Drink & Watch: Live In Person w/Steven Soderbergh

On Monday night, January 23rd, starting at 7 PM, we’ll be teaming up with the gang at the Alamo Drafthouse to bring you a screening of Steven Soderbergh’s Academy Award-winning film Erin Brockovich, featuring a live Q&A session with the director himself (hosted by yours truly) and a meet-and-greet cocktail party after the show. As some of you know, I’ve written a column on the K&L spirits blog for years called “Drink & Watch,” where I pair alcohol with movies rather than food. Mr. Soderbergh, who for some reason gets a kick out of those articles, thought it might be fun to take this idea and turn it into a party. As many of you also may know, the Alamo Drafthouse allows you to order food and alcoholic beverages while you’re watching a film, so we’re planning a special cocktail list with Steven’s drink of choice: Singani 63, the grape-based Bolivian spirit he discovered while filming Che on location. We’re big supporters of the brand here at K&L, but we also understand that the spirit needs a bit of an introduction. That’s why we’re inviting you out to the movies on Monday the 23rd to watch a great film, drink some great Singani cocktails, listen to Steven talk about the film, then have a drink with the man at our private after-party. It’s the most exciting event we’ve ever hosted, in my opinion!

Tickets are available here via the Alamo Drafthouse website where you can choose your own seat and reserve your spot:


Drinks are not included with admission, but there will be a specialty menu for you to order from while in attendance.

-David Driscoll


Kentucky Deliciousness

As the market for unique and interesting Bourbon continues to be crowded, competitive, and catty, you've got to rely on your strengths as a retailer. I've never been someone who was interested in knowing the most about whiskey (although I've met plenty of people who are). If I wanted to know the details about production, it was always with the intention of linking that information back to to flavor. Ultimately, if a whiskey doesn't taste good, then why would anyone care about the back story? As a buyer, I think that's my biggest strength (maybe my only redeeming quality, to be honest): the ability to know what tastes good and what doesn't. You might think quality is an obvious characteristic to everyone, but believe me it isn't. Anyone can pick the oldest cask in the line up, or the one with the highest proof. You don't need to be a whiskey master to do that. But when the stocks start dwindling and everything is less than nine years old (as is the case right now at Four Roses), you're going to figure out real fast who can assess the winners and who can't.

I offer as proof of our fine palates this delicious new Four Roses selection that we picked out this past Fall. It's a hair under nine years old and it's nothing short of scrumptious. If you're all about the stats, I'm sorry to inform you that there's nothing impressive or rare about this whiskey. But if you like to drink Bourbon because it tastes good, then I think you'll be pretty impressed:

Four Roses 8 Year, 11 Month Old "K&L Exclusive" Single Barrel OESO Cask Strength Bourbon Whiskey $64.99 - The first selection from our 2016 trip to Four Roses has arrived and it's absolutely as charming as we remember it. Aged just a hair short of nine years, this OESO selection has a mash bill of 75% corn, 20% rye, and 5% malted barley and uses the O yeast strain known for imparting a rich, full-bodied, and vanilla-laden character onto the whiskey. Bottled at 53.25% ABV, the Bourbon is full of sweet oak and baking spices galore on the nose. The palate follows suit with vanilla, cinnamon, and cloves balanced by the sweetness from the charred barrel notes. Simply put, it's the type of whiskey you look forward to coming home to. It's full of flavor, never overpowering despite the cask strength power, and balanced on all fronts. It's not difficult to understand, nor is it hiding many deeper secrets. It shows you everything it has right off the bat: creamy vanilla, lots of sweet spice, and a healthy dollop of oak for good measure. Another winner purchased directly from the Four Roses cellar.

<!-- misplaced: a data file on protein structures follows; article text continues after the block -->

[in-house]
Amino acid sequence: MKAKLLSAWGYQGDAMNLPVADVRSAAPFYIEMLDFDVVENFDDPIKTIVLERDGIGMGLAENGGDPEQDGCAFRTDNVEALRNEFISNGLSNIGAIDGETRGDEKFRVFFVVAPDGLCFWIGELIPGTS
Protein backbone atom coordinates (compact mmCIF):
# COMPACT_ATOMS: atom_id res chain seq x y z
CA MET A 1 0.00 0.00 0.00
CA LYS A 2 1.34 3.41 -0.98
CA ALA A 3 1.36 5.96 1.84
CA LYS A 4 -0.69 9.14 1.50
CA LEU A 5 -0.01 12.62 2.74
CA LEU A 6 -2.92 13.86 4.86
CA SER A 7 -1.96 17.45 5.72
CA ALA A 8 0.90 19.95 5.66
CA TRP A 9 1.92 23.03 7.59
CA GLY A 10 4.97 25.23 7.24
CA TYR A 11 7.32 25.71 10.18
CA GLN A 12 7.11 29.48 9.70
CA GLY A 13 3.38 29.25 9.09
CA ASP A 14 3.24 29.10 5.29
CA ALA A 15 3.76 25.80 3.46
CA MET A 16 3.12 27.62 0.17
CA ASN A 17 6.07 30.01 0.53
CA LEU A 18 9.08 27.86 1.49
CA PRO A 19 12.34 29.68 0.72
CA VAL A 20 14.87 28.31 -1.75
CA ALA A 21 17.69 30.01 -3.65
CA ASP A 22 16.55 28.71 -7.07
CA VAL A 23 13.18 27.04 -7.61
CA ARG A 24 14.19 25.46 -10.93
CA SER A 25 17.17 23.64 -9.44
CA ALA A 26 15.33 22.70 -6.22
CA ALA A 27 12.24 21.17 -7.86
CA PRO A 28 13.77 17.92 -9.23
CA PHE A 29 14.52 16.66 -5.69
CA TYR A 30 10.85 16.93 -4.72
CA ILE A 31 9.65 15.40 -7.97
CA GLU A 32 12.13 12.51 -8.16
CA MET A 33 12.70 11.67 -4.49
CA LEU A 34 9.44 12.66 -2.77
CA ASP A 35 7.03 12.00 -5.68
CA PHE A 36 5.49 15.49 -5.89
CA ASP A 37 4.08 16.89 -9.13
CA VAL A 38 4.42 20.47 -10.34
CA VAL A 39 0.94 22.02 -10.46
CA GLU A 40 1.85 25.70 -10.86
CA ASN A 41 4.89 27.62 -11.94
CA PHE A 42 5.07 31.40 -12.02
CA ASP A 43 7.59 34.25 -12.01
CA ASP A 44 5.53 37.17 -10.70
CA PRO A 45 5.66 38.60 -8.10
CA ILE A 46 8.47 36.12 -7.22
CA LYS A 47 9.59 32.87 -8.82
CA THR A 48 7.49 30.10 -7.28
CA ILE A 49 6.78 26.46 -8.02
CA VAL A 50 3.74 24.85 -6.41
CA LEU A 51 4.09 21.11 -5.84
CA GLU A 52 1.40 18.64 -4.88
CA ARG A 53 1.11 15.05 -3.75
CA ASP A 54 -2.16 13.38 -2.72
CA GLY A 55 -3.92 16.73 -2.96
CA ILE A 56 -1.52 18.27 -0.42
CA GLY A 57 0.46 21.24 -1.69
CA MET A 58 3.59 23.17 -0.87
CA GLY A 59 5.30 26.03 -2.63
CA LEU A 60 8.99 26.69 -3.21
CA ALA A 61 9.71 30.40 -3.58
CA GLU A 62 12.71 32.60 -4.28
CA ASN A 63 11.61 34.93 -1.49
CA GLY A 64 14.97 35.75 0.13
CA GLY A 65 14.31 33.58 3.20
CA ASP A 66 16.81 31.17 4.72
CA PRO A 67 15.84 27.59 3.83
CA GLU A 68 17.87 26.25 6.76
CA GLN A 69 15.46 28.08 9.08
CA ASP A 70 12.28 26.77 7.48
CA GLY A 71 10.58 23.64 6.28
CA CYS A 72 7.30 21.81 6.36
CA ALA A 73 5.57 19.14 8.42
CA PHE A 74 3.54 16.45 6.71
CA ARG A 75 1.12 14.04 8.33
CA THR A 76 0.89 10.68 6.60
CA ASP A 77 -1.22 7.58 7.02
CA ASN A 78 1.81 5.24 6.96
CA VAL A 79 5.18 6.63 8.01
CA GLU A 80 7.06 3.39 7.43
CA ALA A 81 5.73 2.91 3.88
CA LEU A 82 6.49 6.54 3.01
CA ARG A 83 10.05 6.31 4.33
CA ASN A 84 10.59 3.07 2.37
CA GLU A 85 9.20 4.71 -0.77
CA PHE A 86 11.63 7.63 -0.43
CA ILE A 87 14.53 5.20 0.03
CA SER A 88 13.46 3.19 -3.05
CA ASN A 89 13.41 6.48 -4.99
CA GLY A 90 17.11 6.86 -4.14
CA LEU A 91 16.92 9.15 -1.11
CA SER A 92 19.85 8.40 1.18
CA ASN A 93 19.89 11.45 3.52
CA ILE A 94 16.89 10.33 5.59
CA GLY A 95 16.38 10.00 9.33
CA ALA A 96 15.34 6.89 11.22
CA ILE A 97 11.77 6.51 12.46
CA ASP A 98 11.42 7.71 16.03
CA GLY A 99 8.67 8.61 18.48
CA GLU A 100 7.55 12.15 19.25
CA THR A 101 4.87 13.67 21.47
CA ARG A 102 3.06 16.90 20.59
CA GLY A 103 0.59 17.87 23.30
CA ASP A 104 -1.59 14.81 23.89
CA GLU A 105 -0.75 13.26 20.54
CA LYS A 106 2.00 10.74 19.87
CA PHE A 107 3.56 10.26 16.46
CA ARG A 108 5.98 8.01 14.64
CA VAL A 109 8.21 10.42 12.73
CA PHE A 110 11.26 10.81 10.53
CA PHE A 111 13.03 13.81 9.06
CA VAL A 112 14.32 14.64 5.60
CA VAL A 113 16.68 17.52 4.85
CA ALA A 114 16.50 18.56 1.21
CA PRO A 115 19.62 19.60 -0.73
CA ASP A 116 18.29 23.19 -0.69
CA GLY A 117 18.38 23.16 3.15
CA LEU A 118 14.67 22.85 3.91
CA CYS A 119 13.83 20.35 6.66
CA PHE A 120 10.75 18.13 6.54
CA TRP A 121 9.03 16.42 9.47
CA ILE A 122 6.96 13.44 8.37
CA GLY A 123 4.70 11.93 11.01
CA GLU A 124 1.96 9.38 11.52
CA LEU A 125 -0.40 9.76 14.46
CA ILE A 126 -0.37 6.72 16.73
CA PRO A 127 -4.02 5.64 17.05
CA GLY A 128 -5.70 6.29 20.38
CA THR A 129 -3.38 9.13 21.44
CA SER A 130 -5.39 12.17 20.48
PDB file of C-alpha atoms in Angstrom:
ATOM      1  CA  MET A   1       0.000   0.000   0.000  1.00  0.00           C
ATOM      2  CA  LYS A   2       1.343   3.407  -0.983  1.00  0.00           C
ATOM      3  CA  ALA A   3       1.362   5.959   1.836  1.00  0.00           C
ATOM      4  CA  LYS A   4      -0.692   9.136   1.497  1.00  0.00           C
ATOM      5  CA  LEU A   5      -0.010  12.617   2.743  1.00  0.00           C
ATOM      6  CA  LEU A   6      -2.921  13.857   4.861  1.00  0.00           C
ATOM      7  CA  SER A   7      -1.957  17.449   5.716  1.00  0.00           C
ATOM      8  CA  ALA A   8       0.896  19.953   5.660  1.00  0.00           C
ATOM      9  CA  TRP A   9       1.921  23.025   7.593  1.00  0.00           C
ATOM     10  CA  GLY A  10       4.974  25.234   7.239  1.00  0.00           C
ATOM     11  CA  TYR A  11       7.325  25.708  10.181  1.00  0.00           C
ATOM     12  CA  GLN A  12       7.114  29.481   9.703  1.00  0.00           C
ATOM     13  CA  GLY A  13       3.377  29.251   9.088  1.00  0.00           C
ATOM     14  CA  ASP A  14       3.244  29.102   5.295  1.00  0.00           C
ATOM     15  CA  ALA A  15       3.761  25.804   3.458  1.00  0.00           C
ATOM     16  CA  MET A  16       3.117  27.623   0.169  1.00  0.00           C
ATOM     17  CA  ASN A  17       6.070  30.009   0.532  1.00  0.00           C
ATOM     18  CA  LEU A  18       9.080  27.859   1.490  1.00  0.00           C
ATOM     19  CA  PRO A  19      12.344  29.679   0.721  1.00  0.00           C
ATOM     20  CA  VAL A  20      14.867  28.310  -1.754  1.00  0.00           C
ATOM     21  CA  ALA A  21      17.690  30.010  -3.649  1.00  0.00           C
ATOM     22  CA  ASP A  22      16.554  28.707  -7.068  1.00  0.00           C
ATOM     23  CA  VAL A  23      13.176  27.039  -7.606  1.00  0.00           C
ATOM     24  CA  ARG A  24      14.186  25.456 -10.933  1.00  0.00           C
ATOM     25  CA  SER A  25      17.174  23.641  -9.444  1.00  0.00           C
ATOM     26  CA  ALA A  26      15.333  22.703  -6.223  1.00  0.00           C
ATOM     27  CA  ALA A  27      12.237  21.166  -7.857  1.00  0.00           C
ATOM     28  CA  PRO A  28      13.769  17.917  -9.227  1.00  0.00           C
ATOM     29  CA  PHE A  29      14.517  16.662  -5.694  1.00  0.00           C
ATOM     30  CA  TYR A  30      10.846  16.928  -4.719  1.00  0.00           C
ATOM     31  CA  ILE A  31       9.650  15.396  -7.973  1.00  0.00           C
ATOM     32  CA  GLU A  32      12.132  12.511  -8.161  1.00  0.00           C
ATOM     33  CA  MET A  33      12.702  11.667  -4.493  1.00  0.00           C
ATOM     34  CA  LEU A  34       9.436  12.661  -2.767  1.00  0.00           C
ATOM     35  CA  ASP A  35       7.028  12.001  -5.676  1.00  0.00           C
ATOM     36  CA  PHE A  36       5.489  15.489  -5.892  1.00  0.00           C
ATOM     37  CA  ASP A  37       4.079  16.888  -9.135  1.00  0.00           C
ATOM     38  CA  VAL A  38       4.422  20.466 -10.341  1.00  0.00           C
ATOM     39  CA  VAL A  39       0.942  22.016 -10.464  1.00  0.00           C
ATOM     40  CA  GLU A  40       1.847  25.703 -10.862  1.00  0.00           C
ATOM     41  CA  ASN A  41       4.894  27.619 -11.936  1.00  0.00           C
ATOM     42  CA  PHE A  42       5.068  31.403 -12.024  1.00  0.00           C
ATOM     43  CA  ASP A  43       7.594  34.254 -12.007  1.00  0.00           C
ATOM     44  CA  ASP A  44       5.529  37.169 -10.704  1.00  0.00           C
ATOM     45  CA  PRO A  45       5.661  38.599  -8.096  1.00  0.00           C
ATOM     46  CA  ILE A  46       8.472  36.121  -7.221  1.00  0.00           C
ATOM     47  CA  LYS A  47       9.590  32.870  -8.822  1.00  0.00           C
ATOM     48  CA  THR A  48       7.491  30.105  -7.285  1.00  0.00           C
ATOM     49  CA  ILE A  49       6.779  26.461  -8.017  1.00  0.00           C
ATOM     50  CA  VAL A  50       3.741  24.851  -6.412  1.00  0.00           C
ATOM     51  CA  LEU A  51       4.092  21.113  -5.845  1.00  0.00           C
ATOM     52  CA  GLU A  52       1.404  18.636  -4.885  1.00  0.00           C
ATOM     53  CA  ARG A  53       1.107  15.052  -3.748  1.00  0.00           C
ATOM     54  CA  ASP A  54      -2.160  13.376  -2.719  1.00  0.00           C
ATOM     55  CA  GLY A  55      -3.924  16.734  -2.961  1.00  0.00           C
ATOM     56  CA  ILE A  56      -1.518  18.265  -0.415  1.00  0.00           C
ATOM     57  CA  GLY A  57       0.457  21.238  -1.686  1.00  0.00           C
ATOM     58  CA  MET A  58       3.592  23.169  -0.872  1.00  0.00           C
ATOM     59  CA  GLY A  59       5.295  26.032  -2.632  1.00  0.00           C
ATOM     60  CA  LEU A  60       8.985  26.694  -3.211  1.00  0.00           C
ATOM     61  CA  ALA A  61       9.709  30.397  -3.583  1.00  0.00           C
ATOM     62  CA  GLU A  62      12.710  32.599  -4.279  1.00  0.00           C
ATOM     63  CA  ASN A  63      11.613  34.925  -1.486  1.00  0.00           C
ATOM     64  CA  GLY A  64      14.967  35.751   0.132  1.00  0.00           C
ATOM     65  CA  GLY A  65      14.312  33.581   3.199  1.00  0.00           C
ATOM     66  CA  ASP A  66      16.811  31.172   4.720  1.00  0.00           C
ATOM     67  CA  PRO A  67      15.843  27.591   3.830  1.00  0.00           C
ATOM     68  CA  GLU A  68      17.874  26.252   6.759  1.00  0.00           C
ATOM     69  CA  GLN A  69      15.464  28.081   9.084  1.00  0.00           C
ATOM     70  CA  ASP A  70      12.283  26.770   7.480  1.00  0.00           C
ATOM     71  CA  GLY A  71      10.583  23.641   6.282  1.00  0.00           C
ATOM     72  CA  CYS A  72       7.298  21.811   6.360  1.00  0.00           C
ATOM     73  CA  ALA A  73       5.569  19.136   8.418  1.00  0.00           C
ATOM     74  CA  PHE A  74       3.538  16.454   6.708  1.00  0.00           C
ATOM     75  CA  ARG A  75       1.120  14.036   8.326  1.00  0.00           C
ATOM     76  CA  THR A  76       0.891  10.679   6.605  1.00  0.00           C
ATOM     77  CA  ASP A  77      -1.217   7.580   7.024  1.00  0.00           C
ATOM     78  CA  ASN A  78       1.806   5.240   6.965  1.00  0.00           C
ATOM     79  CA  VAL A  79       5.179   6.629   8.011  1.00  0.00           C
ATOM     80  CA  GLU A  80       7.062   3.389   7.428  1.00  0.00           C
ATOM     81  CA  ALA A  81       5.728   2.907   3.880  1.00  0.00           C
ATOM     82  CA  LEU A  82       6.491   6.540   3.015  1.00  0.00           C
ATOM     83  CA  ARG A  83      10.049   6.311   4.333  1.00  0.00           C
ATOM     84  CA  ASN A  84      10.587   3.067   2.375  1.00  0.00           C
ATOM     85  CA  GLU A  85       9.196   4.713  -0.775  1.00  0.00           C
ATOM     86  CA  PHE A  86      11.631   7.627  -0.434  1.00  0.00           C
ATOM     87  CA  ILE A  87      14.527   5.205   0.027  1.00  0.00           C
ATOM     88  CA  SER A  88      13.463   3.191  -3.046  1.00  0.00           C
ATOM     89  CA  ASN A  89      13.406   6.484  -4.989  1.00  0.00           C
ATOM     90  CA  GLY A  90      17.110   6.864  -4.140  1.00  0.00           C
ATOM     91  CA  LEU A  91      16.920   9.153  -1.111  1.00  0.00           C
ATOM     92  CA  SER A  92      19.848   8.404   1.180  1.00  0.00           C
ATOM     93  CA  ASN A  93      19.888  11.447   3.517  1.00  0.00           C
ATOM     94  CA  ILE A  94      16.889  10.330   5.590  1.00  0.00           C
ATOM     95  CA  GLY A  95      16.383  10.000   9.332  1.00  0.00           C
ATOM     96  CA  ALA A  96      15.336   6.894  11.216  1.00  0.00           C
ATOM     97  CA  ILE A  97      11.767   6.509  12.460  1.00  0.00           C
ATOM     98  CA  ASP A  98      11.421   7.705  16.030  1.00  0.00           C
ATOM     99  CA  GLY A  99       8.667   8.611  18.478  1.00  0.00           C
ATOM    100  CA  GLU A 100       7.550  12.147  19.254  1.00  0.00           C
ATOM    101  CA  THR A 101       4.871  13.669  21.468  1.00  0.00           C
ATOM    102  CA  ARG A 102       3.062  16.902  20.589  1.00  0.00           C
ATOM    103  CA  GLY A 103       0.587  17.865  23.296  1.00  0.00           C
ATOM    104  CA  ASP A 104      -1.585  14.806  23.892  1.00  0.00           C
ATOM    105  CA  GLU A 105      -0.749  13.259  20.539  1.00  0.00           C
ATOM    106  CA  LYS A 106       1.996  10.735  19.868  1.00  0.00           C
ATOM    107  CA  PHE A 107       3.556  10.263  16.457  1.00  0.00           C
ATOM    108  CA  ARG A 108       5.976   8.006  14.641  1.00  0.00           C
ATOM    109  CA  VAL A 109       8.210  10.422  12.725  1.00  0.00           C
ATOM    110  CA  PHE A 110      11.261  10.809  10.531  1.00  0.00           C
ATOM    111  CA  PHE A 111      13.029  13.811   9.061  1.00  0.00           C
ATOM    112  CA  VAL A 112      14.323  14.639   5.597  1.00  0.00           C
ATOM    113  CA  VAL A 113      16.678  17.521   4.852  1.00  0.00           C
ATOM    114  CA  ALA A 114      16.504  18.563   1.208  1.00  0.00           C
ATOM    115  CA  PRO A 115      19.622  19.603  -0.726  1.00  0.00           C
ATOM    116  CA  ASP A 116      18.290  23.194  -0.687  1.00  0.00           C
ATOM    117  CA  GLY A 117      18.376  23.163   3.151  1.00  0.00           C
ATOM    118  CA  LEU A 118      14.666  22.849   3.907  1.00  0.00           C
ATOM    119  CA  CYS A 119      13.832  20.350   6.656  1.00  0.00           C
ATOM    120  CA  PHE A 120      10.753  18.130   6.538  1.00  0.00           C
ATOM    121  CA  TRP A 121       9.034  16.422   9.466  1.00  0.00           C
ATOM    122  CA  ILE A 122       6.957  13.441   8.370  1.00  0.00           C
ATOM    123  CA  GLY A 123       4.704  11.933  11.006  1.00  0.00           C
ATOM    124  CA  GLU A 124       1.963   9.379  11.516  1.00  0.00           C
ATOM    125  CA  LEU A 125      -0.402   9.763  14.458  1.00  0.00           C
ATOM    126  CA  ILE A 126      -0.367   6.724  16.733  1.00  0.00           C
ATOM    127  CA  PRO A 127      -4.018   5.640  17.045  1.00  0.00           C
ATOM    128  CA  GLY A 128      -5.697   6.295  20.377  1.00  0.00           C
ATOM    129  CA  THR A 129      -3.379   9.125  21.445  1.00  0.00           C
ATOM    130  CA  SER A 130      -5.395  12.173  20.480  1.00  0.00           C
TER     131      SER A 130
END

-David Driscoll



You've been to Whiskyfest, but have you been to Bordeaux-fest? No? Then you need to come. In truth, it's not actually called Bordeaux-fest. It's something much classier and un-American in name: Les Unions des Grands Crus de Bordeaux, and it's coming to San Francisco this January 27th. And guess who's hosting? K&L is! 

If you've ever wanted to get your feet wet and learn more about Bordeaux, this is the ultimate experience.

Even when you go to Bordeaux for en premeur tasting like I did this past Spring, it's impossible to visit each property individually. For the sake of time and efficiency, you end up in these huge halls that are broken down by region where each château has its own table and representative nearby. The UGC pretty much takes that same experience and brings it across the Atlantic. You get access to more than eighty different producers and a large variety of wine styles including some of the sweet Sauternes as well. It's a veritable who's who of the region, including Léoville-Barton, Branaire-Ducru, Gruaud-Larose, Kirwan, Pichon-Baron, Lynch-Bages, and basically every other non-first growth player that you can think of. They're all there in one room, pouring their top wines, and you can actually talk to the people who work at each property to get the information you need while you taste. Unlike Whiskyfest, it's not a madhouse. You can work at your own pace, take as long as you like with each producer, and leisurely learn about the wines in the way you want to. I've gone for the last four years and I've always walked away with a better understanding and appreciation of the category (as well as a few new friends).